Configuring mKahaDB persistence storage for ActiveMQ

In this post, I wanted to address how to configure mKahaDB persistence storage on ActiveMQ for better management and reducing disk usage.

Default configured KahaDB persistence adapter works well when all the destinations (queues/topics) being managed by the broker have similar performance. However, an enterprise solution where several third parties are involved is never the case.

There are multiple queues or topics and different consumers or listeners listening to these queues/topics. Some consumers might be slower than other consumers. This will grow the message store’s disk usage rapidly. Due to this situation and being single KahaDB all store destinations might perform slow.

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Container Images for OpenShift – Part 4: Cloud readiness

This is a transcript of a session I gave at EMEA Red Hat Tech Exchange 2017, a gathering of all Red Hat solution architects and consultants across EMEA. It is about considerations and good practices when creating images that will run on OpenShift. This fourth and last part focuses on the specific aspects of cloud-ready applications and the consequences concerning the design of the container images.

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Container Images for OpenShift – Part 3: Making your images consumable

This is a transcript of a session I gave at EMEA Red Hat Tech Exchange 2017, a gathering of all Red Hat solution architects and consultants across EMEA. It is about considerations and good practices when creating images that will run on OpenShift. This third part focuses on how you can make your images easier to consume by application developers or release managers.

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Container Images for OpenShift – Part 1: Objectives

This is a transcript of a session I gave at EMEA Red Hat Tech Exchange 2017, a gathering of all Red Hat solution architects and consultants across EMEA. It is about considerations and good practices when creating images that will run on OpenShift. The content is structured in a series of four posts:

  • Objectives
  • Structuring your images
  • Making your images consumable
  • Cloud readiness

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From Fragile to Antifragile Software

One of my favourite books is Antifragile by Nassim Taleb where the author talks about things that gain from disorder. Nacim introduces the concept of antifragility which is similar to hormesis in biology or creative destruction in economics and analyses it charecteristics in great details. If you find this topic interesting, there are also other authors who have examined the same phenomenon in different industries such as Gary Hamel, C. S. Holling, Jan Husdal. The concept of antifragile is the opposite of the fragile. A fragile thing such as a package of wine glasses is easily broken when dropped but an antifragile object would benefit from such stress. So rather than marking such a box with “Handle with Care”, it would be labelled “Please Mishandle” and the wine would get better with each drop (would be awesome woulnd’t it).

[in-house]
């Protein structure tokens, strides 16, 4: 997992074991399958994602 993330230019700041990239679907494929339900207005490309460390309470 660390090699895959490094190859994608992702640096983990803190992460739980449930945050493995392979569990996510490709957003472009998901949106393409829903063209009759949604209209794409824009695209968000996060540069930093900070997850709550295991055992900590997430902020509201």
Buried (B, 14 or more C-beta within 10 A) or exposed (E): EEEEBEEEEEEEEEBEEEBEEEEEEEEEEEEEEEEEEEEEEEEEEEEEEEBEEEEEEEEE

shipping_box_example

It didn’t take long for the concept of antifragility to be used also for describing some of the software development principles and architectural styles. Some would say that SOLID prinsiples are antifragile, some would say that microservices are antifragile, and some would say software systems cannot be antifragile ever. This article is my take on the subject.

According to Taleb, fragility, robustness, resilience and antifragility are all very different. Fragility involves loss and penalisation from disorder. Robustness is enduring to stress with no harm nor gain. Resilience involves adapting to stress and staying the same. And antifragility involves gain and benefit from disorder. If we try to relate these concepts and their characteristics to software systems, one way to define them would be as the following.

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JavaScript: A Repair Guide

You’re a web developer. It’s likely that you have written some of that nasty front-end JavaScript (JS) stuff. You probably wish your code would just work how you expect and you wonder why buttons get moved across the page, or disappear, when all you were trying to do is validate a form. Part of that is probably your Cascading Style Sheets (CSS); however, it’s just as likely that…

You’re writing bad JavaScript

This is the part where you tell me all about how JavaScript is a horrible language, all about how it does “this and that” wrong, and that I’m some sort of hipster wannabe developer for using it, much less liking it.

I could respond in kind about how, yes, there are some bad parts to JavaScript, or that there are certain parts that are really neat and worthwhile (there are!) – not to mention, you can write poor code in any language – but we’ll save that for another day. For right now, you have a script that is breaking your page, and, like it or not, you are stuck using JavaScript. You might as well learn how to fix some of those bad habits that are costing you so much time and headache.

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